Trial for man accused in 2008 murder goes into fourth day


SALT LAKE CITY – The prosecuting attorney asks, “What affect has the passing of your daughter had on you?”

The mother opens her mouth to speak but no words come out. Abruptly, she throws her head back, bringing one hand to cover her face and the other to rest over her heart. And she weeps. She was nearing the end of her nearly one-hour testimony, having been asked to relive the dreadful days of her daughter’s kidnapping and murder in South Salt Lake. Hser Ner Moo was only seven and she died almost six years ago, but the emotions are still clearly profound.

Seated next to her behind the witness stand, her interpreter hands her a fresh tissue and nods to the questioning attorney who is offering her the few moments she needs to compose herself.

There was silence in the courtroom, broken only by the sobs of a grieving mother. Faces were somber. And the expression of the accused—Esar Met—vacant.

“I’m ready,” she whispers. She takes a slow breath and looks up to meet the gaze of her questioner, steady strength showing through her tears.

“I want to tell you—and the court,” the interpreter says, translating her careful words, “It is the biggest loss of my life. Nothing can pay me back. The whole world would not satisfy me.”

After emotional testimonies from Hser Ner Moo’s family and others on Tuesday, Jan. 7,  and Wednesday, Jan. 8, the victim’s uncle started things off Thursday, Jan. 9, at the trial of Esar Met. Met, 26, who is charged in 3rd District Court in Salt Lake City with first-degree felony counts of aggravated murder and child kidnapping in connection with the 2008 death of Hser Ner Moo. Moo and her family are Burmese immigrants who resettled in Utah.

He recalled the morning of March 31, 2008. Hser’s father left for work and her mother was heading out for a dental appointment. It was up to the kids’ aunt and uncle to watch them. The uncle took a seat, but before he flipped on the television, he told Hser Ner Moo and her brother not to go anywhere. And then he drifted off to sleep.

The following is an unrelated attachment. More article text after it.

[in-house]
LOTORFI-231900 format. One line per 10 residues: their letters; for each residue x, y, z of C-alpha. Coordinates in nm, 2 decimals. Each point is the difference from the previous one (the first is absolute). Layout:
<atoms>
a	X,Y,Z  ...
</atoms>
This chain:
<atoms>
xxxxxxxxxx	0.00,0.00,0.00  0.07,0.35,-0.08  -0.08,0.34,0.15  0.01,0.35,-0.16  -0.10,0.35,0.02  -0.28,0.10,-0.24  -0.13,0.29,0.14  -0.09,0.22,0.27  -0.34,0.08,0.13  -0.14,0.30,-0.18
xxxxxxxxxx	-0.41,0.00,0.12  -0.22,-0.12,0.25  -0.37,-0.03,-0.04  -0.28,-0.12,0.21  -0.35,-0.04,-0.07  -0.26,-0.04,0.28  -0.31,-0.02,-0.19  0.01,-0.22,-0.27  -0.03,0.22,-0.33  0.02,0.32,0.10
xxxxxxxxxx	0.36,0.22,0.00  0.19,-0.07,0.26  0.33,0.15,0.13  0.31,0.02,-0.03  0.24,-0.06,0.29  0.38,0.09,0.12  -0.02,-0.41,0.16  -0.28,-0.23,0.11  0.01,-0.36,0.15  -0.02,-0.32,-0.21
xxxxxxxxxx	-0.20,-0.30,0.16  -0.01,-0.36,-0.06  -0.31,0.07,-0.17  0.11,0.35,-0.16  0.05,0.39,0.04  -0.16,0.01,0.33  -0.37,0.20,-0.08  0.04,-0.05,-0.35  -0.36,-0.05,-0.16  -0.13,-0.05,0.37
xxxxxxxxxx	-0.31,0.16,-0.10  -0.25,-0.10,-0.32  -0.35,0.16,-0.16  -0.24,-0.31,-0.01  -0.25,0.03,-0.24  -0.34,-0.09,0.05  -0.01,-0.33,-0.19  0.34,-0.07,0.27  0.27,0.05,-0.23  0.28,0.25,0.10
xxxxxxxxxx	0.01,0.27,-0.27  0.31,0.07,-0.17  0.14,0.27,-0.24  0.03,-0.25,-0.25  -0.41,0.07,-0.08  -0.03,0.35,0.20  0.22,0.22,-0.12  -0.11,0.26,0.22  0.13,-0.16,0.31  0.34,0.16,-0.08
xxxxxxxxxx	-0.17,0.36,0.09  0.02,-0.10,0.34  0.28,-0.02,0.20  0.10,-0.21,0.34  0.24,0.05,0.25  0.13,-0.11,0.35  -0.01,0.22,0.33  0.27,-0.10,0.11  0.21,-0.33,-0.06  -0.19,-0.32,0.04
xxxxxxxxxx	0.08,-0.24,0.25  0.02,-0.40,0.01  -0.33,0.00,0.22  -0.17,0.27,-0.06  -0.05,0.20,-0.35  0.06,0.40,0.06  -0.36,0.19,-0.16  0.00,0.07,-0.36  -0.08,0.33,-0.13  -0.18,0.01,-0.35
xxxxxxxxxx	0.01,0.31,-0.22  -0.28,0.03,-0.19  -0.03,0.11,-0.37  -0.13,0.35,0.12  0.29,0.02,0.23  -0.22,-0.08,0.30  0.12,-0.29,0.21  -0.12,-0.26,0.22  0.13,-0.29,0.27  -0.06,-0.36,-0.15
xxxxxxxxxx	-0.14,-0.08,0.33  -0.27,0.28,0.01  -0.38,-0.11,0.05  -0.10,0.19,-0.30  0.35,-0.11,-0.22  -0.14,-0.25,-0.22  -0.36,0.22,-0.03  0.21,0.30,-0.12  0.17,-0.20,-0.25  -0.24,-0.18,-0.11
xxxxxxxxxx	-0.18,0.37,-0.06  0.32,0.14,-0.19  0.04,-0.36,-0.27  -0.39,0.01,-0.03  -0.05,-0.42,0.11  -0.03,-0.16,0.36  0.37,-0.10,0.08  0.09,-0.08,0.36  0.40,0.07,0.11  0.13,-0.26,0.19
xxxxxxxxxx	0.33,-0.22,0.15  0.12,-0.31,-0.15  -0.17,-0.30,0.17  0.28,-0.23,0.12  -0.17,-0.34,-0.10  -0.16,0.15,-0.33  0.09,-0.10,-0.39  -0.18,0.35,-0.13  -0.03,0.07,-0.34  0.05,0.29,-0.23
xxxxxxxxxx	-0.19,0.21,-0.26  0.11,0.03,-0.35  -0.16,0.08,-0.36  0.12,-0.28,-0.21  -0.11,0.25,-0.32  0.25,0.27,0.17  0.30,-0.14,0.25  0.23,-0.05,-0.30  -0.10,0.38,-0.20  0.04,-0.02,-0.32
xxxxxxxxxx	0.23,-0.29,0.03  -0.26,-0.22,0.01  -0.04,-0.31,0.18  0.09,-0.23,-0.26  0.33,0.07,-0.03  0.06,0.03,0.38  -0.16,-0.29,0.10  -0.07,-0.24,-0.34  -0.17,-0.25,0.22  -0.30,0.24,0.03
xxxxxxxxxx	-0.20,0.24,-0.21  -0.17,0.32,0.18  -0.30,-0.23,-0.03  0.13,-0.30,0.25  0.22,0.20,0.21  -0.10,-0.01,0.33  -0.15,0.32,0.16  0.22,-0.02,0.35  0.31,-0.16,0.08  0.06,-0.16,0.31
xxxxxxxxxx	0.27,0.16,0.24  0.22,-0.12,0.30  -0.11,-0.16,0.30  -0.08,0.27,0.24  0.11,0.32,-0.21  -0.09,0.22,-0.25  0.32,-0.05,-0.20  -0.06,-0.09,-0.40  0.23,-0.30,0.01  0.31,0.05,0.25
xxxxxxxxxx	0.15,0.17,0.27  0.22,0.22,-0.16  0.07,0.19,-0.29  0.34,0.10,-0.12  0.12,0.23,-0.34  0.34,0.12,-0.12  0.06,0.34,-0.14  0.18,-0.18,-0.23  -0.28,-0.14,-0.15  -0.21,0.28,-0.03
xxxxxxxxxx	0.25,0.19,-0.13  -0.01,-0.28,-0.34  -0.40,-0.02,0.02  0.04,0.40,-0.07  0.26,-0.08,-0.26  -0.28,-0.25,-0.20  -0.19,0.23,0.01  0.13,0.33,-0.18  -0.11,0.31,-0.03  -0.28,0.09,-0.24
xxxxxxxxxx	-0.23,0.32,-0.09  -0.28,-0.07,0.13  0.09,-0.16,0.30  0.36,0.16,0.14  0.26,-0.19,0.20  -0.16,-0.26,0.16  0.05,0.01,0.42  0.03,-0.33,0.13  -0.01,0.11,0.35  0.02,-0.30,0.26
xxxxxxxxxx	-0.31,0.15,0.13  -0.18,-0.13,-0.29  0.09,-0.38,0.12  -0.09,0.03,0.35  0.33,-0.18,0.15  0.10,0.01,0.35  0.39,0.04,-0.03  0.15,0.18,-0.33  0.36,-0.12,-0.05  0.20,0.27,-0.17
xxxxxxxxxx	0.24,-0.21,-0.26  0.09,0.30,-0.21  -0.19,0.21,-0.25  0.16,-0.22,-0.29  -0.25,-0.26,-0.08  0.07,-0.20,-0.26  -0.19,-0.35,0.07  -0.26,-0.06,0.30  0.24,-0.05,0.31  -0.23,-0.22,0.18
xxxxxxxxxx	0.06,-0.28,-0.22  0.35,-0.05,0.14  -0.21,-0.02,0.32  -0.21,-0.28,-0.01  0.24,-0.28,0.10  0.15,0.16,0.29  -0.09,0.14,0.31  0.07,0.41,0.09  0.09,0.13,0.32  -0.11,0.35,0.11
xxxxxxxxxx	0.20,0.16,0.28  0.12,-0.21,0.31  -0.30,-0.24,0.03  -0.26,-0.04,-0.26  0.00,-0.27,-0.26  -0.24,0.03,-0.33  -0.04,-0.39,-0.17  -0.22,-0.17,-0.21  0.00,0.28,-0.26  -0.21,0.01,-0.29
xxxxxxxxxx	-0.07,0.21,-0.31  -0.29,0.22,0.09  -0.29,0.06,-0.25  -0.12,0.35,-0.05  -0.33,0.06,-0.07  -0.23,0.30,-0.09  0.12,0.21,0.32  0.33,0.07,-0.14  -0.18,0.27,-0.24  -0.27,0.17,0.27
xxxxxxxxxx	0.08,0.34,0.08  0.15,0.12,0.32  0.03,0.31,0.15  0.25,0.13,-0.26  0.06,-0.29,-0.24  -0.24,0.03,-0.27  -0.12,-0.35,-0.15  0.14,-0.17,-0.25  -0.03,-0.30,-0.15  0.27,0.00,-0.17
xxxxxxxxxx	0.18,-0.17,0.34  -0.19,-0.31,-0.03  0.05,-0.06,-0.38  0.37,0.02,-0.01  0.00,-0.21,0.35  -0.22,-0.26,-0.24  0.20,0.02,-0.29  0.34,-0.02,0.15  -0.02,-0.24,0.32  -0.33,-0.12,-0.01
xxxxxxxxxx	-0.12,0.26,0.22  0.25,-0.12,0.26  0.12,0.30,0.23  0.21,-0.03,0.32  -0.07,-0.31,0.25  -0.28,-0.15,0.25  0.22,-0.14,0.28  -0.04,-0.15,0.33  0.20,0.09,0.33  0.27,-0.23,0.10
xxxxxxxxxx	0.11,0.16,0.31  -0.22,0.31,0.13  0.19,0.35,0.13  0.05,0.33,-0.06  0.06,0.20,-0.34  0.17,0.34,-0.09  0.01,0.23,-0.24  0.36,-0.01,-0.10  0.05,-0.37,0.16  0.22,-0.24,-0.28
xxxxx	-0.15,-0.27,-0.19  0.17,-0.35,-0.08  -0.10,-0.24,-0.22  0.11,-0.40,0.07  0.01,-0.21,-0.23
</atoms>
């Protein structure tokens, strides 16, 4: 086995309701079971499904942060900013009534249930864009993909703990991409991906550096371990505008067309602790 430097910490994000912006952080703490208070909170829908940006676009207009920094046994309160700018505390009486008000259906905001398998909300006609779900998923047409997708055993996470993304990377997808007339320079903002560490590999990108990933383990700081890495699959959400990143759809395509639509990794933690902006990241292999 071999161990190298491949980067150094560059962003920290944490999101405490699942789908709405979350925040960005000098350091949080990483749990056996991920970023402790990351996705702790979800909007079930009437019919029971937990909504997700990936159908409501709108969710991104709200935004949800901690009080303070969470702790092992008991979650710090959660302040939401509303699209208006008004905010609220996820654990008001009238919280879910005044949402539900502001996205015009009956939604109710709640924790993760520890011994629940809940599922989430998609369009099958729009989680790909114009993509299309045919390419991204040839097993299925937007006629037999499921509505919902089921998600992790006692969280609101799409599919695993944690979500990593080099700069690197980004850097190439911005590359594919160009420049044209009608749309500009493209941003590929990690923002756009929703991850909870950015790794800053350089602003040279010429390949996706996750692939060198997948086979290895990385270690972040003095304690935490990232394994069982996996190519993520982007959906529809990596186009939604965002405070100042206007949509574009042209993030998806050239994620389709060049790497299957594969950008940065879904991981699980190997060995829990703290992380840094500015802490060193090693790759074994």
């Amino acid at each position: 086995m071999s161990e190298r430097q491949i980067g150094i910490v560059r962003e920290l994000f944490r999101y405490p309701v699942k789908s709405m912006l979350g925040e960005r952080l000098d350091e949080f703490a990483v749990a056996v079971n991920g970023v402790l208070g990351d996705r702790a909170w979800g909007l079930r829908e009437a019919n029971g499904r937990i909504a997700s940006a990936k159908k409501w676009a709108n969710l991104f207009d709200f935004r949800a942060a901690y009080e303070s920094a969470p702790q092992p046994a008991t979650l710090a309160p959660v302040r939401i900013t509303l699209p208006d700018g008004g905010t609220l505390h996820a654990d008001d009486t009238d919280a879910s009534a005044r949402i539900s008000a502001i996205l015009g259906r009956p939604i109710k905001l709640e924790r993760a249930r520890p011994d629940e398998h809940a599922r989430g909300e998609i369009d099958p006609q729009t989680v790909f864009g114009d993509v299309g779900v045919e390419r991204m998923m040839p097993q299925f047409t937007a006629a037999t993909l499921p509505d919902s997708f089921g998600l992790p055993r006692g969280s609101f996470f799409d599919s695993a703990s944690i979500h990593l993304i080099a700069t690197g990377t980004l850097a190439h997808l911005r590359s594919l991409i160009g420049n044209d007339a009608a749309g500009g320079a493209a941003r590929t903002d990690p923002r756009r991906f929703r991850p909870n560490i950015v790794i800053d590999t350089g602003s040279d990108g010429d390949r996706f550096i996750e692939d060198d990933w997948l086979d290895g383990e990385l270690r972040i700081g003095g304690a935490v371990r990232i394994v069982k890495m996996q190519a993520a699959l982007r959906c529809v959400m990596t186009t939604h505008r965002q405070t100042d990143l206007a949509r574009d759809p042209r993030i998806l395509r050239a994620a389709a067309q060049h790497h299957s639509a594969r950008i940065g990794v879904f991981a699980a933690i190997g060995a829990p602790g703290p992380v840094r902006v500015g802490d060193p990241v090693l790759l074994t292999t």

That was the last time he ever saw her. He awoke to a panicked mother returning home to the reality that her daughter was missing and—by that time—probably dead.

“I was the one that called 911,” testified Carrie Pender, the children’s liaison from the school district and good friend of Hser Ner Moo’s mother. Carrie had already been called twice by the mother and Carrie stayed by her side, recounting how nobody got any sleep that night.

“I didn’t feel good about it at all,” said investigating Salt Lake Police Sgt. Mikal Wersland, in regards to that initial, arduous search. That search went all through the night, eyeing the inside of almost every residence in the complex. Wersland explained how he did everything in his power to start a more thorough search. And he did it.

During that second search, Wersland received a call informing him that the victim had been found dead in the basement of one of the apartments.

“As the investigation supervisor, it’s typical procedure to at least look at the scene,” Wersland said slowly. “I just barely stepped past the threshold and looked at her.” Welling with emotion he said, “I just thought about having to tell this family about what had happened.”

The words the mother remembered hearing from the police were, “I’m sorry, we did our best. The trial is scheduled to last three weeks. With more key witnesses scheduled to testify Friday.

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